Cape Coral, FL – While many people in southwest Florida have moved debris from floodwaters to curbs, others are assessing the damage.
Weeks after Hurricane Ian left waterlogged damage, medical experts are warning that mold is a serious health risk factor.
“It was so bad because the water was so dirty and smelled so bad,” said Cape Coral resident Aim. I got a lot of water. I don’t want to do that again.”
Her family cleared a flooded home near Cape Coral Parkway and Coronado. Now she’s looking for any mold that may be growing in the house.
“Yes, it’s because of the floor. It’s lifted up. It’s damp under there. And I have a little girl too. The roof is also broken and my husband put a plastic tarp on the roof to keep the water out.” I had to put up,” she said.
Health experts at the Lee County Health Department tell you to watch out for mold and act quickly. Mildew appears in a variety of colors and can appear fuzzy or velvety.
Doctors at Lee Health say children, the elderly and people with respiratory conditions such as asthma should avoid mold and avoid breathing it in.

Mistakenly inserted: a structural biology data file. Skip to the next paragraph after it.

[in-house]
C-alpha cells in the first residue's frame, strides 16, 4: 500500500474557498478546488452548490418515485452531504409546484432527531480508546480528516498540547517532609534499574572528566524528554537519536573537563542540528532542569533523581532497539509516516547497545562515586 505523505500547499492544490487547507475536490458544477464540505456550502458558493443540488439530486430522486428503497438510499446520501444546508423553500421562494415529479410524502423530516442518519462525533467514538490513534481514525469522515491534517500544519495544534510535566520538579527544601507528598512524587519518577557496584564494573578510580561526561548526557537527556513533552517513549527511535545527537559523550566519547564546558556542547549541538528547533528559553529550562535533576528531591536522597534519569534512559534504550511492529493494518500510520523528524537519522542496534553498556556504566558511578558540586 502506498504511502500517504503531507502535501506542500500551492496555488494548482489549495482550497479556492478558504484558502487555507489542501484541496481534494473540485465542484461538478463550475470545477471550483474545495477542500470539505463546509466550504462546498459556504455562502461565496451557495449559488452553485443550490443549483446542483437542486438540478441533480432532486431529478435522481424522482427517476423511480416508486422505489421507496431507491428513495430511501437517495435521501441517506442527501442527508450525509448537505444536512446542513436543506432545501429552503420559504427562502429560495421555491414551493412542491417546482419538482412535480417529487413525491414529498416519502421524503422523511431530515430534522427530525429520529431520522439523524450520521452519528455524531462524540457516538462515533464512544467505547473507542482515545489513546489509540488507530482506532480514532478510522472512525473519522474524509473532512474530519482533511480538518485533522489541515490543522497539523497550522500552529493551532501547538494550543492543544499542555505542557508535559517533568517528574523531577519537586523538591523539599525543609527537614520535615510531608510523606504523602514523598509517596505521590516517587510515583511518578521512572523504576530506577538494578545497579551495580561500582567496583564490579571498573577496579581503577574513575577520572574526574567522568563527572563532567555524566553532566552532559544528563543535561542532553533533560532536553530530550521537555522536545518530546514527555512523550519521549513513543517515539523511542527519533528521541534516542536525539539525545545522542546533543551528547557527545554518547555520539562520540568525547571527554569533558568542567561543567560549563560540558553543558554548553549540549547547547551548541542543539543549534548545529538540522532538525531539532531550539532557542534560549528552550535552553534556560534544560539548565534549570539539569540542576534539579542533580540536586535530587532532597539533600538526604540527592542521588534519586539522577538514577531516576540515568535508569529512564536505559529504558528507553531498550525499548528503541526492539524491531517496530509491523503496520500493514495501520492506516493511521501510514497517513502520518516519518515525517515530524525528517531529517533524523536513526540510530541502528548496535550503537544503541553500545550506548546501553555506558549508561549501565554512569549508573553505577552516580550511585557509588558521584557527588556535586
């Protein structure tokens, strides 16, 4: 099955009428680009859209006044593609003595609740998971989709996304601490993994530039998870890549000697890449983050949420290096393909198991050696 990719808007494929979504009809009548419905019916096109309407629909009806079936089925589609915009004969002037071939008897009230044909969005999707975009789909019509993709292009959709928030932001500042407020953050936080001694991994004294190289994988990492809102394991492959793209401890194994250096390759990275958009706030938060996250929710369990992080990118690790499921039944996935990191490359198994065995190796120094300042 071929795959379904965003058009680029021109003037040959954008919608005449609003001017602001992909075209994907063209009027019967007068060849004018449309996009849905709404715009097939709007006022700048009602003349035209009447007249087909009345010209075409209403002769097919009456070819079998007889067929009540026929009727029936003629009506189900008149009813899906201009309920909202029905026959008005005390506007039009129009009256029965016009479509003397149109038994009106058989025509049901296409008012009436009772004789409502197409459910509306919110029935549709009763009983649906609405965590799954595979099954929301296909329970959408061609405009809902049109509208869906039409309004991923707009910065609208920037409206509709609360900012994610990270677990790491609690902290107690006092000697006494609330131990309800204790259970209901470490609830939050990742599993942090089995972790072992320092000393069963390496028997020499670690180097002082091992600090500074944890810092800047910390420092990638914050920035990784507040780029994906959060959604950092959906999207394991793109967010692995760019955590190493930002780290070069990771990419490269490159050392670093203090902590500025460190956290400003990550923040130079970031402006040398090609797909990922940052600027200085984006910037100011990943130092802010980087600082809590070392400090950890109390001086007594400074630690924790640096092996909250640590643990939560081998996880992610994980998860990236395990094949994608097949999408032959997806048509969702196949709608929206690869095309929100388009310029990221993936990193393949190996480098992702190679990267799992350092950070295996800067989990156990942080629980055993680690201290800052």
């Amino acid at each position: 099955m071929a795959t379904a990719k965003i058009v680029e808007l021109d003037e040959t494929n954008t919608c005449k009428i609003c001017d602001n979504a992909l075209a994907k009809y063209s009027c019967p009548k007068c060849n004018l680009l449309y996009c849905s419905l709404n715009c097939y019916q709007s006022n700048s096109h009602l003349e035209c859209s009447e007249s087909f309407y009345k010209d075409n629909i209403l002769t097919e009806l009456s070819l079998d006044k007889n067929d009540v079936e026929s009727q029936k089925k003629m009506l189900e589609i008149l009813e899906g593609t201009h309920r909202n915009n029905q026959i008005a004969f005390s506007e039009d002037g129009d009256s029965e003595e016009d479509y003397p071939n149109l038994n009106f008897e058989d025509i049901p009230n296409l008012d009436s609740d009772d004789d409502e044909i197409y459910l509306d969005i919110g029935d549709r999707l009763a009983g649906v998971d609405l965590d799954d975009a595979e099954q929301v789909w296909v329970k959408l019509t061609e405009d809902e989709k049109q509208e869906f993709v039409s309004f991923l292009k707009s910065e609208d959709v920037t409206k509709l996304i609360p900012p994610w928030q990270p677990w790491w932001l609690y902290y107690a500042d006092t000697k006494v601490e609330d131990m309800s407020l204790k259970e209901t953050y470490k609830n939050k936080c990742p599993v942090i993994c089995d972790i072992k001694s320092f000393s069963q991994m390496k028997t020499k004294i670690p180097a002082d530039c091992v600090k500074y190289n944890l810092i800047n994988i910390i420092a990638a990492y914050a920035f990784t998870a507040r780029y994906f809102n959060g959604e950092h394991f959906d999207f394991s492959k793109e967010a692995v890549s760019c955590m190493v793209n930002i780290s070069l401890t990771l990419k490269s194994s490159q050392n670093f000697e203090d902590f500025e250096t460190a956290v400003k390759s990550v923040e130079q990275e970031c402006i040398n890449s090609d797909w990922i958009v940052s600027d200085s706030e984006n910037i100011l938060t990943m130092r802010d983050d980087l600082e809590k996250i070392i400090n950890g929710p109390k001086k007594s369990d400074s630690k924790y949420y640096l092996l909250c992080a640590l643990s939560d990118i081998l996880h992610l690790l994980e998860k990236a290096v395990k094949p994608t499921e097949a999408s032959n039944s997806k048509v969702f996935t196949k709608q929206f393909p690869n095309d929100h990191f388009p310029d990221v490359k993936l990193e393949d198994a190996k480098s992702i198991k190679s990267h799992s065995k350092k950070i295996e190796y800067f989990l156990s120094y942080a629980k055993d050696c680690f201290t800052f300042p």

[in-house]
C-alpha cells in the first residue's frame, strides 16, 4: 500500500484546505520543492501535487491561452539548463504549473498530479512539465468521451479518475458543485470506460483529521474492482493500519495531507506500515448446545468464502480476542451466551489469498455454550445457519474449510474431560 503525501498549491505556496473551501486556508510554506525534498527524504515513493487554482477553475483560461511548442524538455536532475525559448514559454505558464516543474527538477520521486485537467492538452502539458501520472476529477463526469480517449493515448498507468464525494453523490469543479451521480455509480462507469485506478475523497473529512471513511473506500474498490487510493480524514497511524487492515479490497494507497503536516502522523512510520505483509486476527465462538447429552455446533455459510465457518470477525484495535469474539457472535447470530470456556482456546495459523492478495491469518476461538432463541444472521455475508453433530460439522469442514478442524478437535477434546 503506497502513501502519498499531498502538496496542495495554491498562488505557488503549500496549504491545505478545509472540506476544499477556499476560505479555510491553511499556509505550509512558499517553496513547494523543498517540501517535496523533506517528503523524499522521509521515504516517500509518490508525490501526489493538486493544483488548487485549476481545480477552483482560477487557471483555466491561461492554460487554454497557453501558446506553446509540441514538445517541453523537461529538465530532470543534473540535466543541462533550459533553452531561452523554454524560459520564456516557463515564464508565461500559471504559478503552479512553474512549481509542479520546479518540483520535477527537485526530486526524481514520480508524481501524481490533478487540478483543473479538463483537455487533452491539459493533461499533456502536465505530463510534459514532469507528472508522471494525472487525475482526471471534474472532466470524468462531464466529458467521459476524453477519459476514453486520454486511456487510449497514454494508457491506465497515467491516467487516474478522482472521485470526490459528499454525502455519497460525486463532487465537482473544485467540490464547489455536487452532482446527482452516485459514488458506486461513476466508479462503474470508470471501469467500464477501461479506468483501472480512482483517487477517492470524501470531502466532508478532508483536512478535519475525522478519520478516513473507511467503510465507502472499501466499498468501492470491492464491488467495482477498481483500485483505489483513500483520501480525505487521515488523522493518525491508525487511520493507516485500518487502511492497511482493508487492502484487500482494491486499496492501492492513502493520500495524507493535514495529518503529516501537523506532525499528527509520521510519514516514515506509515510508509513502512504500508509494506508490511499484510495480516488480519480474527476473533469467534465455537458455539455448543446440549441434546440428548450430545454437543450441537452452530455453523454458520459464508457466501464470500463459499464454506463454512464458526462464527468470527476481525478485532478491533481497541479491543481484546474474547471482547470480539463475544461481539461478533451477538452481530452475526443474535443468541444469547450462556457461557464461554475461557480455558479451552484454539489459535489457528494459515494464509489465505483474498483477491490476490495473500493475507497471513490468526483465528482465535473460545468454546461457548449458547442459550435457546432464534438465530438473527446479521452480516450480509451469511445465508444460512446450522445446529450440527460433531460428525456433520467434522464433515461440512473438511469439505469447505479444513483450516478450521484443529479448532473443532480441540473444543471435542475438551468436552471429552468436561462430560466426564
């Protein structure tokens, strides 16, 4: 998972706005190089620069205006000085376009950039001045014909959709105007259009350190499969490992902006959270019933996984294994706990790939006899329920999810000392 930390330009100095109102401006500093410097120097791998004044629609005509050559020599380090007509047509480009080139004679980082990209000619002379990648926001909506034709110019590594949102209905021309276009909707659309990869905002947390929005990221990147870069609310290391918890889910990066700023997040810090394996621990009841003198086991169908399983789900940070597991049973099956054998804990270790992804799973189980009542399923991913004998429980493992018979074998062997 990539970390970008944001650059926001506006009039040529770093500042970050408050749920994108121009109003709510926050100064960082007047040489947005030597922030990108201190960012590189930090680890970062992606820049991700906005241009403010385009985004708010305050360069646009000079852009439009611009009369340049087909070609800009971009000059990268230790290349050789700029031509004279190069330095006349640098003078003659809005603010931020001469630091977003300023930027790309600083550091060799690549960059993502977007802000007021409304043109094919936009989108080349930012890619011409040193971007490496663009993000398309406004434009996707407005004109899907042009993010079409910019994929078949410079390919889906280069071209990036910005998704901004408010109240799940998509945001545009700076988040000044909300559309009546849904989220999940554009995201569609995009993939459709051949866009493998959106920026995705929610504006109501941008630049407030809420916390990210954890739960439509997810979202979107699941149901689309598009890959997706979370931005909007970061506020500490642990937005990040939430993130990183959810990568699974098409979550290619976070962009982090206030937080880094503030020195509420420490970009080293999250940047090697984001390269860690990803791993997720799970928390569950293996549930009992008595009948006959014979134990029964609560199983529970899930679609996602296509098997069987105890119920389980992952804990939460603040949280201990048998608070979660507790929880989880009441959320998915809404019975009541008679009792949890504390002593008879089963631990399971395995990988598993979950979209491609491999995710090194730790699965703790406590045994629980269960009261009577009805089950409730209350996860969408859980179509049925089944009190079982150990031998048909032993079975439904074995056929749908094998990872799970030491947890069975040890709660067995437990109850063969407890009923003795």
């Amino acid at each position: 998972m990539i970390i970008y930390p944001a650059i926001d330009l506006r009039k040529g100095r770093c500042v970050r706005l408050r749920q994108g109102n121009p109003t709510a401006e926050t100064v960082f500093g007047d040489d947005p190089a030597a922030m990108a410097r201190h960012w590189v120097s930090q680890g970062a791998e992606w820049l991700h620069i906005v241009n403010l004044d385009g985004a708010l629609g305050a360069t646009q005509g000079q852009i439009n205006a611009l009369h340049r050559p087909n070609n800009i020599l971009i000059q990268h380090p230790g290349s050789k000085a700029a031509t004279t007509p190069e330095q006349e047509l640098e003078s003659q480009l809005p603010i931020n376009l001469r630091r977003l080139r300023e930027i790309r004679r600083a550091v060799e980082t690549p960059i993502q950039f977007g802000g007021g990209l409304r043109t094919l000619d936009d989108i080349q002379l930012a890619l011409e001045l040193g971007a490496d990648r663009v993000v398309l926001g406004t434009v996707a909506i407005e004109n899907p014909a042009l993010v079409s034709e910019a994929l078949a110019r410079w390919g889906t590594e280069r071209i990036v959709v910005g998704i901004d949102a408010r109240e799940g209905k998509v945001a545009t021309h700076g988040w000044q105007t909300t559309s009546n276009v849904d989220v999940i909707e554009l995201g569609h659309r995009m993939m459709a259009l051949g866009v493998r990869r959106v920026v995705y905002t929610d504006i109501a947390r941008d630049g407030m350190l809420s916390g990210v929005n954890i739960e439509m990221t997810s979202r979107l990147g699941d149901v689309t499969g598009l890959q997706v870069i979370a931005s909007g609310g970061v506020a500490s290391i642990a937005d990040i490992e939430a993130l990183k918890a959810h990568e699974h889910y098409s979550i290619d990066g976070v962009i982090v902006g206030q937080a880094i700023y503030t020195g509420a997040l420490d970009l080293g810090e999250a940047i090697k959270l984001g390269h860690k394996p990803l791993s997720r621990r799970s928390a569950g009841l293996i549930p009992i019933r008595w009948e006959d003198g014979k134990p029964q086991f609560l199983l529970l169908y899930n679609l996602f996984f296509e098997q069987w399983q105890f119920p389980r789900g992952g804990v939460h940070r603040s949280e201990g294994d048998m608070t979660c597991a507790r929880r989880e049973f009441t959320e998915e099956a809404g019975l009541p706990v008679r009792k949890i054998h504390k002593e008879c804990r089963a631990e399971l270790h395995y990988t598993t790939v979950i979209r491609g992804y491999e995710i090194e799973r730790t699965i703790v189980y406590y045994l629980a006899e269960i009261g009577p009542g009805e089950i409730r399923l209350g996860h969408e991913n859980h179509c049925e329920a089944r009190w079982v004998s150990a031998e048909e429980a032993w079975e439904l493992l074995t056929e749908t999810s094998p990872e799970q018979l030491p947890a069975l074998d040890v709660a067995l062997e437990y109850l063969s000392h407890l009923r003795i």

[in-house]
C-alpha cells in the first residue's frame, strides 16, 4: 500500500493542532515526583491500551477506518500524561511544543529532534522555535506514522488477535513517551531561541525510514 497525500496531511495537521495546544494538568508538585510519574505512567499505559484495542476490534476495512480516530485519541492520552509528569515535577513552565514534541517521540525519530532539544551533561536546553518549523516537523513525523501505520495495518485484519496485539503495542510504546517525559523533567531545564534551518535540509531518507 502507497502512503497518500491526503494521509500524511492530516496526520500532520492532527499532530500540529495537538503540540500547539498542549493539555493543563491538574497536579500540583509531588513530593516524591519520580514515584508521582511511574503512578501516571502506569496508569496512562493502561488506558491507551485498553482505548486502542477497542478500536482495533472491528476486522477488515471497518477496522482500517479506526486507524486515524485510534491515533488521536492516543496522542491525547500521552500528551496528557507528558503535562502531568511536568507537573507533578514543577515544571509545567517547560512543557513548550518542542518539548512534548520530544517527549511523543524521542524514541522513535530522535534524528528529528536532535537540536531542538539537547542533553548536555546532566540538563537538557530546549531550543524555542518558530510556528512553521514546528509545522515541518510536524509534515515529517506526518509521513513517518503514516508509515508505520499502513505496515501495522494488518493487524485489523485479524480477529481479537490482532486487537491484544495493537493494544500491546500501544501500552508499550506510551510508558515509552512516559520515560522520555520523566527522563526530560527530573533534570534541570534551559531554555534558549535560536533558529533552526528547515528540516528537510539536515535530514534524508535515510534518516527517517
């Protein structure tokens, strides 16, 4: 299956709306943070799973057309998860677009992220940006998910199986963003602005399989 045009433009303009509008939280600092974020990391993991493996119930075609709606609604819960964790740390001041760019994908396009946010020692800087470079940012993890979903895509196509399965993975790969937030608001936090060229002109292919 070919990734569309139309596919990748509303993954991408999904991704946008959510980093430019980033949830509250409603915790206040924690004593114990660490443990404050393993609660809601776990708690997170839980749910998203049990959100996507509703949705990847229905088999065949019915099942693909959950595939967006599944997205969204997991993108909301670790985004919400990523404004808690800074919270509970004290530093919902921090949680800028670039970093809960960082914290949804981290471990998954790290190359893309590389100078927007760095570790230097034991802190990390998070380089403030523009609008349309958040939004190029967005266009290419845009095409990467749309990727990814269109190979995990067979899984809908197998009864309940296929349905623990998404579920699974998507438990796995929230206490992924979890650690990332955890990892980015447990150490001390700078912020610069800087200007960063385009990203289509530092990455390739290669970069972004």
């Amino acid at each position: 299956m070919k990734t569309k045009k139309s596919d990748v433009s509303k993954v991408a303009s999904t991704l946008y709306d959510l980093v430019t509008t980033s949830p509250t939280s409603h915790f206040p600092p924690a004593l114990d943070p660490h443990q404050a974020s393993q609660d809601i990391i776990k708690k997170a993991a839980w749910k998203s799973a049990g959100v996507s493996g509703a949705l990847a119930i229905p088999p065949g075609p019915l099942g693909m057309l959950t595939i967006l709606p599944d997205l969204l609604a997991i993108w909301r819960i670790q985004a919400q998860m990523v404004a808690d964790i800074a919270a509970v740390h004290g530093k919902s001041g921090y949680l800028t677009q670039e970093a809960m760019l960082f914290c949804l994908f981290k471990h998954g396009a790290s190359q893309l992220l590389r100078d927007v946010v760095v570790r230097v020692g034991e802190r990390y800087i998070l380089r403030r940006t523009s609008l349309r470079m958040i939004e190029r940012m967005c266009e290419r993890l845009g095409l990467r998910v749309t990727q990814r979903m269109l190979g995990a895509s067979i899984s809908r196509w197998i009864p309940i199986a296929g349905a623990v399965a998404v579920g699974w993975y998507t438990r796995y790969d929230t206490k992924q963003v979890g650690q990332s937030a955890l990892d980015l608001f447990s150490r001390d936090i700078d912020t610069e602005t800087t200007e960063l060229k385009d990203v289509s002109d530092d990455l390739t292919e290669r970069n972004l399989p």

In severe cases, infections, toxic effects, or other medical side effects may occur.
If mold grows in small areas, such as under furniture, you can treat it yourself using detergent or a commercial mold remover and sponge.
Experts warn against trying to clean mildew by mixing ammonia cleaners or acids with bleach.The mixture can cause dangerous chemical reactions.
We recommend using a home air conditioner or dehumidifier to remove all moisture from your home and prevent mold from spreading.
Finally, if you clean up mold yourself, use gloves, goggles, and at least an N-95 mask.
The damage was extensive and many homes were flooded, requiring rebuilding for many.
You may need a state-licensed contractor to clean and remove the mold left behind by the hurricane from your home, experts say.
Find tips and medical suggestions for removing mold from your home here.